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Home / US / Jason Van Dyke is not being re-sentenced in Laquan McDonald shootings, the rules of the Illinois Supreme Court

Jason Van Dyke is not being re-sentenced in Laquan McDonald shootings, the rules of the Illinois Supreme Court



Illinois Attorney General Kwame Raoul and Special Prosecutor Joseph McMahon wanted to extend Van Dyke's term. In February, they filed a petition contesting the legality of his 81-month sentence imposed on January 19 by Cook County Circuit Court Judge Vincent Gaughan.

Van Dyke, who is white, was convicted of the death of McDonald, 17, but was only "given a firearm for convicting him of second-degree murder and not because of the more serious charges of 16 counts of battered battery". A statement by the Attorney General states:

Raoul and McMahon contested this decision in their petition.

Accelerated battery charges may result in more jail. Each of the 1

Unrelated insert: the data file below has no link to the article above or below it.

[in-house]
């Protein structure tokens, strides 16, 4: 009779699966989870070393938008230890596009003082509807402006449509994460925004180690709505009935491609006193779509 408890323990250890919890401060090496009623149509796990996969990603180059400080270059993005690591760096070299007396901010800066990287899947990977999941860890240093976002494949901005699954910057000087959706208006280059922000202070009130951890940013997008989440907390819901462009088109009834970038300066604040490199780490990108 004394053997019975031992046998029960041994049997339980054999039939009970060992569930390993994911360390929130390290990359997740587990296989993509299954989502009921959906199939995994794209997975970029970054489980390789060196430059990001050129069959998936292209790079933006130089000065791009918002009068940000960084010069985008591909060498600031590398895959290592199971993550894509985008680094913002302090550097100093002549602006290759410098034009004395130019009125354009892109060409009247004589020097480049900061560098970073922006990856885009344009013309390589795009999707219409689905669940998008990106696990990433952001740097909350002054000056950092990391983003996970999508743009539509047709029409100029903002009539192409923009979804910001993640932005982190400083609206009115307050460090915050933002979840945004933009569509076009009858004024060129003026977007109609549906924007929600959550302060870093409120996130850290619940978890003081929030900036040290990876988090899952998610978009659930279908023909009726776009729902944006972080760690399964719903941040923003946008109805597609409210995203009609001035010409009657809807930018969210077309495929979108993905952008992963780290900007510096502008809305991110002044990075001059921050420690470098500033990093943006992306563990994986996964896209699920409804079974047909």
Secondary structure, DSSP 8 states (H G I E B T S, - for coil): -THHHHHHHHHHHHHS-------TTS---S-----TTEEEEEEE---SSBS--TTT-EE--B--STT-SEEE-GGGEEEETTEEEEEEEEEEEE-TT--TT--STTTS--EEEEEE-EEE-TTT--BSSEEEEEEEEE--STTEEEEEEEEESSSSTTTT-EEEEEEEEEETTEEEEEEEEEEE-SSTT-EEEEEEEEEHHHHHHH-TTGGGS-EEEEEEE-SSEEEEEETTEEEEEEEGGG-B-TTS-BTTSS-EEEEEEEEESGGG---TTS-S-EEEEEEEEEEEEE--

6 counts would have been imprisoned for at least six years. Van Dyke, along with imprisonment of up to 96 years, would have waived a harsh sentence many protesters and activists hoped for.

  Illinois Prosecutors Demand Hard Back Punishment for Jason Van Dyke in Laquan McDonald

In their Mandamus decree, Raoul and McMahon demanded that Supreme court of the state to suspend the second murder penalty of Van Dyke, the authorities said. The petition sought to impose a penalty on each of the 16 cases of aggravated battery instead.

The officer's defense claimed that the move was purely political, and that the judge had followed the law when he delivered his verdict.

The shooting in 2014 triggered protests, a federal civil rights investigation and the eventual overthrow of the police commissioner.

Van Dyke had argued that he had fired in self-defense after saying that McDonald had stabbed him with a knife. But a Chicago police dashcam video – a judge who ordered the city to release him 13 months after the shooting – showed McDonald, who walked away from the police instead of indicting them. Van Dyke shot 16 shots in about 15 seconds.

The release of the video led to further protests and a national conversation about the use of lethal force by the police.

Van Dyke has been in custody since his conviction in October.


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